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Transhumane Physiologie. Bilder und Praktiken des Reflexes (Thomas Willis, Robert Whytt, Marshall Hall)

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Chapter Summary

The changing use of the clock metaphor serves as a helpful contrast medium to highlight the different concepts of the body-soul-system between 1450 and 1750. This chapter first relates to the social, political and philosophical functions of the horologium. Then, it outlines the different fields of discourse, in which the clock metaphor was mainly invoked. Finally, it examines the writings of a number of significant authors (Cusanus, Ficino, Descartes, Leibniz, Wolff, La Mettrie) with an eye to the evolution of the clock metaphor in various theological, metaphysical and physiological contexts. Surprisingly enough, the clock (or watch) initially represented the life-giving soul and human consciousness, before turning into the well-known symbol for the bodymachine, and in particular for its neurophysiological operations.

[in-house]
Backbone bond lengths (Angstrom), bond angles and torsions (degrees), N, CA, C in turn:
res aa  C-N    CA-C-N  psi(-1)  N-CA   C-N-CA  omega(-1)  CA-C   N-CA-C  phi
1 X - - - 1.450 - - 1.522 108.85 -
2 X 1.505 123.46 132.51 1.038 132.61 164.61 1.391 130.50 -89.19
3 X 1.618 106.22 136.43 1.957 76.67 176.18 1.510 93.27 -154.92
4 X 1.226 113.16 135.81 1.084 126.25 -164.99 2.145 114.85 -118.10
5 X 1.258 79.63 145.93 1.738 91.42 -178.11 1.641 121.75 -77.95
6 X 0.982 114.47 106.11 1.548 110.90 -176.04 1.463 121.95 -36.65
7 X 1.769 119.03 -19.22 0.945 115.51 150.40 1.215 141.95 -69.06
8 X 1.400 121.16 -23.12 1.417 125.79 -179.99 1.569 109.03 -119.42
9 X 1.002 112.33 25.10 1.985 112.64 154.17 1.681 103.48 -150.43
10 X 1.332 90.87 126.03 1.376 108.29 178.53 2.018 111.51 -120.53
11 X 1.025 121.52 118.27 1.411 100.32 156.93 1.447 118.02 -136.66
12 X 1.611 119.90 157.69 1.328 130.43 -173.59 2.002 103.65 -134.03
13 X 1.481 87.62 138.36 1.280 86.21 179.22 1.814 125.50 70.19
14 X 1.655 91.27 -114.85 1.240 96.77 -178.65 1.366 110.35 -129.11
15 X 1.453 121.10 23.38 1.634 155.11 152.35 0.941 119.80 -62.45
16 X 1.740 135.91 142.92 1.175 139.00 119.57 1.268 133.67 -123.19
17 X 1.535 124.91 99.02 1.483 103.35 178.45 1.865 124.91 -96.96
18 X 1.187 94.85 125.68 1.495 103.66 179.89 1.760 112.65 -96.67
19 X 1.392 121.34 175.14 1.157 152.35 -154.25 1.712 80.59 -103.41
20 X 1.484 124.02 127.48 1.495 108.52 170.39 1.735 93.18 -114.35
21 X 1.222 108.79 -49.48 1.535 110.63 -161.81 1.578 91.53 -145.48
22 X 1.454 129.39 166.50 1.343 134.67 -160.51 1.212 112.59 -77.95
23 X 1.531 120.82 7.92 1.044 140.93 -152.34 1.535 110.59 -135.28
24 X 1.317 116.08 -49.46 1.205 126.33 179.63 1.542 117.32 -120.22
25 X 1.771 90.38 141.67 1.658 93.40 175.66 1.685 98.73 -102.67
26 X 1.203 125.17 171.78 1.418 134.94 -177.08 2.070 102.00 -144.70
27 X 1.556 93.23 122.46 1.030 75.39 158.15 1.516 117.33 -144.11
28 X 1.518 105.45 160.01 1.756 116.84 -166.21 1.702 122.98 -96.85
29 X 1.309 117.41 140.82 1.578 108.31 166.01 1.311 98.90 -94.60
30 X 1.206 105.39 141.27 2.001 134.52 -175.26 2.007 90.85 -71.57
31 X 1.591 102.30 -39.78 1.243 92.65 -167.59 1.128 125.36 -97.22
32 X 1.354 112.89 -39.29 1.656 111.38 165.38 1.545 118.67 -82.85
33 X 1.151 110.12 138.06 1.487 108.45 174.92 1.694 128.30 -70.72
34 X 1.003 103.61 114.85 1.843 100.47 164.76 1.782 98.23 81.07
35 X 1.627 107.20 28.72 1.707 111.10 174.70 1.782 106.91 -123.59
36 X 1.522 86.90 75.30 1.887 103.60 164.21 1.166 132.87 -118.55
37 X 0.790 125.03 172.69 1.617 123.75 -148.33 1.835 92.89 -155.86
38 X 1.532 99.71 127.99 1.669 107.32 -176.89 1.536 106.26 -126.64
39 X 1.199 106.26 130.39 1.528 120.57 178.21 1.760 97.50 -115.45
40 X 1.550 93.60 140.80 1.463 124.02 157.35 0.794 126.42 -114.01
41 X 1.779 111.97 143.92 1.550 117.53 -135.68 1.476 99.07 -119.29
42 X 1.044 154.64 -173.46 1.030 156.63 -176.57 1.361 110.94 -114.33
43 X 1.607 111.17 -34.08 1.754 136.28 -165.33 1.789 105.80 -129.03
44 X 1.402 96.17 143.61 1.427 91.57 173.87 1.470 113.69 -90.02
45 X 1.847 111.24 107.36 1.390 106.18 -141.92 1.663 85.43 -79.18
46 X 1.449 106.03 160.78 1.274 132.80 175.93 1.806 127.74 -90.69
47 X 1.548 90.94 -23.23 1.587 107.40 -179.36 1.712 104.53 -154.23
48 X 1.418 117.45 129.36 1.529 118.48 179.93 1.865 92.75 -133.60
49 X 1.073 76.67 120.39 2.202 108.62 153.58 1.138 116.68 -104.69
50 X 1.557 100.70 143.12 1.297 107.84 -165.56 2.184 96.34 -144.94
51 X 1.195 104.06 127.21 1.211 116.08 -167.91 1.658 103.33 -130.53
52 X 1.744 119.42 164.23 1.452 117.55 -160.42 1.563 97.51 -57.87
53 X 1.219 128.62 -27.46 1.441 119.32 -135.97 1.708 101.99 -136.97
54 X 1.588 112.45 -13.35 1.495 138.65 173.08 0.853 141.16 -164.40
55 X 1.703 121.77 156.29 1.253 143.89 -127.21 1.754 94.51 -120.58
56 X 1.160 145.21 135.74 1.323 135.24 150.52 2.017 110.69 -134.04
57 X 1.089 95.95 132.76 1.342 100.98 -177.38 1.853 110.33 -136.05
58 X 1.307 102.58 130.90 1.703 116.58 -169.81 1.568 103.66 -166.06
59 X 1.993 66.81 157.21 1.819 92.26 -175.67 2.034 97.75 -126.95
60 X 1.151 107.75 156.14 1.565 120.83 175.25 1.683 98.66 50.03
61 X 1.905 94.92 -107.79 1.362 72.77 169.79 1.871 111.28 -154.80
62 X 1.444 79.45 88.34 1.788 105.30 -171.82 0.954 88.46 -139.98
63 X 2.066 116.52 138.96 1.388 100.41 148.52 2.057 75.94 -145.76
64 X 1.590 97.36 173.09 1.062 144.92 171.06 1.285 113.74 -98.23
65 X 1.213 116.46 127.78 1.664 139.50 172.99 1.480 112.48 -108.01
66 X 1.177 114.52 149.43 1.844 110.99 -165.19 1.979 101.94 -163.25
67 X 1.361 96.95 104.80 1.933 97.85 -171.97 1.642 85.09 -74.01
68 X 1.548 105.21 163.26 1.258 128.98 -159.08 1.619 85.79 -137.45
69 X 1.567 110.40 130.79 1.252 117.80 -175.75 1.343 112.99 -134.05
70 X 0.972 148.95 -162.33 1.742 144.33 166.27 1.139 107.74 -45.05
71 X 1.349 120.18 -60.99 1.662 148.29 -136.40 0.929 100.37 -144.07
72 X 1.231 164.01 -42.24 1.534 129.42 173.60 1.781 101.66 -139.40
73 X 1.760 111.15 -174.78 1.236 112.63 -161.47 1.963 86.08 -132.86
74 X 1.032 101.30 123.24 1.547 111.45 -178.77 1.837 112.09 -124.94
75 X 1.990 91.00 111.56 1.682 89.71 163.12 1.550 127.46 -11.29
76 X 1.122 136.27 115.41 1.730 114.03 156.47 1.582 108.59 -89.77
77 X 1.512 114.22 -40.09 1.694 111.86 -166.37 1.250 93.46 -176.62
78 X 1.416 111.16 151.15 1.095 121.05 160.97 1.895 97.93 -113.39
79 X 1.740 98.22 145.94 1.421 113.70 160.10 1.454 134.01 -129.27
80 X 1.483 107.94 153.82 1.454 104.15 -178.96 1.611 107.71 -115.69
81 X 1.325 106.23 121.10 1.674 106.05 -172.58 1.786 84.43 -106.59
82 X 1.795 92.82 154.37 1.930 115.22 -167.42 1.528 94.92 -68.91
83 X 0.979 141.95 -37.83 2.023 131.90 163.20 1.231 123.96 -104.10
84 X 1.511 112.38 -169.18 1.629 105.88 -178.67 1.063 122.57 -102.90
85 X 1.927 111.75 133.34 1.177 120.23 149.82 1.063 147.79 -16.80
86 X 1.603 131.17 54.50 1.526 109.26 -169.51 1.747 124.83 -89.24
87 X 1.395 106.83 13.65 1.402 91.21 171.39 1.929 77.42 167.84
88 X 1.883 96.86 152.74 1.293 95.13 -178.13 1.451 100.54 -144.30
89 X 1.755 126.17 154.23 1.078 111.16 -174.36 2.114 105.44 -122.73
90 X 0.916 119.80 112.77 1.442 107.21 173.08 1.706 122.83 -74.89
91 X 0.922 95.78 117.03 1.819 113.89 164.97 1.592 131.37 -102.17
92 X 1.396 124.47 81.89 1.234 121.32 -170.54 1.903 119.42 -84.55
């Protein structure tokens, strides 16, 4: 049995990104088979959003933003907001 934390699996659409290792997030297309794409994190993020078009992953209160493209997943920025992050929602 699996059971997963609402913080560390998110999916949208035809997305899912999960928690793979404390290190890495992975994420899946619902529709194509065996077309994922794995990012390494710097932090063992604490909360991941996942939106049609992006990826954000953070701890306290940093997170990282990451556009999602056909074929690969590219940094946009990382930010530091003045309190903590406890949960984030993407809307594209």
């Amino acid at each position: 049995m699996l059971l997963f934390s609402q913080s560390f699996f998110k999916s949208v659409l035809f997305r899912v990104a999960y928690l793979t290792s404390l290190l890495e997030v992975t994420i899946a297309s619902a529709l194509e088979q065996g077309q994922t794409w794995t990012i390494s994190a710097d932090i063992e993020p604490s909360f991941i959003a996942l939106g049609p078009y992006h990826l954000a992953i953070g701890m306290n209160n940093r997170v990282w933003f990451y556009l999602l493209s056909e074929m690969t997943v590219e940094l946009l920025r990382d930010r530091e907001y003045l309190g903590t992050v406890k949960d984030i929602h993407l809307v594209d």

Keywords:body-soul-system; clock metaphor; horologium

10.1163/ej.9789004191815.i-200.21
/content/books/10.1163/ej.9789004191815.i-200.21
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